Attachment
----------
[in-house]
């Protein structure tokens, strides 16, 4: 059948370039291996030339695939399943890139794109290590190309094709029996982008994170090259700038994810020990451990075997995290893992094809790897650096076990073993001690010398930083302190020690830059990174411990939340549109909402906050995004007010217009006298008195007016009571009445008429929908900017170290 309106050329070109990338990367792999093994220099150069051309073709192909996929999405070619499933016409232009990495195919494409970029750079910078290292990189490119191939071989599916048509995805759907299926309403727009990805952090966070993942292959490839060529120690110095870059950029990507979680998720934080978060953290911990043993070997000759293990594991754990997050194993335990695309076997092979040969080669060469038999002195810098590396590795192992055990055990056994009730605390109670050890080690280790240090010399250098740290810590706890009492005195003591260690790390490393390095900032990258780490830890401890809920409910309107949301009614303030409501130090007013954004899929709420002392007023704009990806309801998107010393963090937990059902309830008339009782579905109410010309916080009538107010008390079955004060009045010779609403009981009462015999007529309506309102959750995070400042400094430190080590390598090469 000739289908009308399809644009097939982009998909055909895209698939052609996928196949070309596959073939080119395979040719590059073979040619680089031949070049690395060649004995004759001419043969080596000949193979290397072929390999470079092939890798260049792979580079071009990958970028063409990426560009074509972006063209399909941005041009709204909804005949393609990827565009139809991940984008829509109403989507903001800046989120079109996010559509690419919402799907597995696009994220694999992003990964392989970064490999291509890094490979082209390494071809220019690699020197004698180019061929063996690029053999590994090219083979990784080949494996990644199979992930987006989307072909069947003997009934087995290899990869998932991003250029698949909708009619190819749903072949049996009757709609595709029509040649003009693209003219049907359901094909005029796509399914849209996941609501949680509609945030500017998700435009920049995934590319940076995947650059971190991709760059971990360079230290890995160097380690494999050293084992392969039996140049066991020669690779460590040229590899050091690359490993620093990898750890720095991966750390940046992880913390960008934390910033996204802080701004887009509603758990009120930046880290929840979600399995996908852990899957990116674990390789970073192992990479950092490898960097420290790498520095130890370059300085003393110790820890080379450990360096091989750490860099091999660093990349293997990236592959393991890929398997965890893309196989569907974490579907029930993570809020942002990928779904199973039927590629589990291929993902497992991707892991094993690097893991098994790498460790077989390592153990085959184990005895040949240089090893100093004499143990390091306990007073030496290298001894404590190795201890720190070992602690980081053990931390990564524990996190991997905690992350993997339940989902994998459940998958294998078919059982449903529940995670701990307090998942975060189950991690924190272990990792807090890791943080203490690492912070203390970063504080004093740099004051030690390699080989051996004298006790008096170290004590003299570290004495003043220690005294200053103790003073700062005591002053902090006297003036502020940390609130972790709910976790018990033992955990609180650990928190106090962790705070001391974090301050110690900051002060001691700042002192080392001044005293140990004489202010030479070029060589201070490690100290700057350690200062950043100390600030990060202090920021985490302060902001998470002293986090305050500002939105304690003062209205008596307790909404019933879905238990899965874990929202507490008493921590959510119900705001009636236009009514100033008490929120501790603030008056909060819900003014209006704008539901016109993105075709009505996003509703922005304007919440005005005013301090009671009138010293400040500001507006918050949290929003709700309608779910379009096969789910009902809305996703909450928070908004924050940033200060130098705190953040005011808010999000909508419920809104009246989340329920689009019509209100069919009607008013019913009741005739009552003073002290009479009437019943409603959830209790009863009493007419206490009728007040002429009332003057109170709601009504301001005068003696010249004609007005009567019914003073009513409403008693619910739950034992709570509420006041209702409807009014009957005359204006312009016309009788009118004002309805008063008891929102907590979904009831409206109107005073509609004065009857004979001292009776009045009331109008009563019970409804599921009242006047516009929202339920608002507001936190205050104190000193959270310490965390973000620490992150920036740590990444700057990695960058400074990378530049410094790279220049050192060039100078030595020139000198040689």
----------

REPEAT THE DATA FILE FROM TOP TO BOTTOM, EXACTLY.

[in-house]
């Protein structure tokens, strides 16, 4: 059948370039291996030339695939399943890139794109290590190309094709029996982008994170090259700038994810020990451990075997995290893992094809790897650096076990073993001690010398930083302190020690830059990174411990939340549109909402906050995004007010217009006298008195007016009571009445008429929908900017170290 309106050329070109990338990367792999093994220099150069051309073709192909996929999405070619499933016409232009990495195919494409970029750079910078290292990189490119191939071989599916048509995805759907299926309403727009990805952090966070993942292959490839060529120690110095870059950029990507979680998720934080978060953290911990043993070997000759293990594991754990997050194993335990695309076997092979040969080669060469038999002195810098590396590795192992055990055990056994009730605390109670050890080690280790240090010399250098740290810590706890009492005195003591260690790390490393390095900032990258780490830890401890809920409910309107949301009614303030409501130090007013954004899929709420002392007023704009990806309801998107010393963090937990059902309830008339009782579905109410010309916080009538107010008390079955004060009045010779609403009981009462015999007529309506309102959750995070400042400094430190080590390598090469 000739289908009308399809644009097939982009998909055909895209698939052609996928196949070309596959073939080119395979040719590059073979040619680089031949070049690395060649004995004759001419043969080596000949193979290397072929390999470079092939890798260049792979580079071009990958970028063409990426560009074509972006063209399909941005041009709204909804005949393609990827565009139809991940984008829509109403989507903001800046989120079109996010559509690419919402799907597995696009994220694999992003990964392989970064490999291509890094490979082209390494071809220019690699020197004698180019061929063996690029053999590994090219083979990784080949494996990644199979992930987006989307072909069947003997009934087995290899990869998932991003250029698949909708009619190819749903072949049996009757709609595709029509040649003009693209003219049907359901094909005029796509399914849209996941609501949680509609945030500017998700435009920049995934590319940076995947650059971190991709760059971990360079230290890995160097380690494999050293084992392969039996140049066991020669690779460590040229590899050091690359490993620093990898750890720095991966750390940046992880913390960008934390910033996204802080701004887009509603758990009120930046880290929840979600399995996908852990899957990116674990390789970073192992990479950092490898960097420290790498520095130890370059300085003393110790820890080379450990360096091989750490860099091999660093990349293997990236592959393991890929398997965890893309196989569907974490579907029930993570809020942002990928779904199973039927590629589990291929993902497992991707892991094993690097893991098994790498460790077989390592153990085959184990005895040949240089090893100093004499143990390091306990007073030496290298001894404590190795201890720190070992602690980081053990931390990564524990996190991997905690992350993997339940989902994998459940998958294998078919059982449903529940995670701990307090998942975060189950991690924190272990990792807090890791943080203490690492912070203390970063504080004093740099004051030690390699080989051996004298006790008096170290004590003299570290004495003043220690005294200053103790003073700062005591002053902090006297003036502020940390609130972790709910976790018990033992955990609180650990928190106090962790705070001391974090301050110690900051002060001691700042002192080392001044005293140990004489202010030479070029060589201070490690100290700057350690200062950043100390600030990060202090920021985490302060902001998470002293986090305050500002939105304690003062209205008596307790909404019933879905238990899965874990929202507490008493921590959510119900705001009636236009009514100033008490929120501790603030008056909060819900003014209006704008539901016109993105075709009505996003509703922005304007919440005005005013301090009671009138010293400040500001507006918050949290929003709700309608779910379009096969789910009902809305996703909450928070908004924050940033200060130098705190953040005011808010999000909508419920809104009246989340329920689009019509209100069919009607008013019913009741005739009552003073002290009479009437019943409603959830209790009863009493007419206490009728007040002429009332003057109170709601009504301001005068003696010249004609007005009567019914003073009513409403008693619910739950034992709570509420006041209702409807009014009957005359204006312009016309009788009118004002309805008063008891929102907590979904009831409206109107005073509609004065009857004979001292009776009045009331109008009563019970409804599921009242006047516009929202339920608002507001936190205050104190000193959270310490965390973000620490992150920036740590990444700057990695960058400074990378530049410094790279220049050192060039100078030595020139000198040689």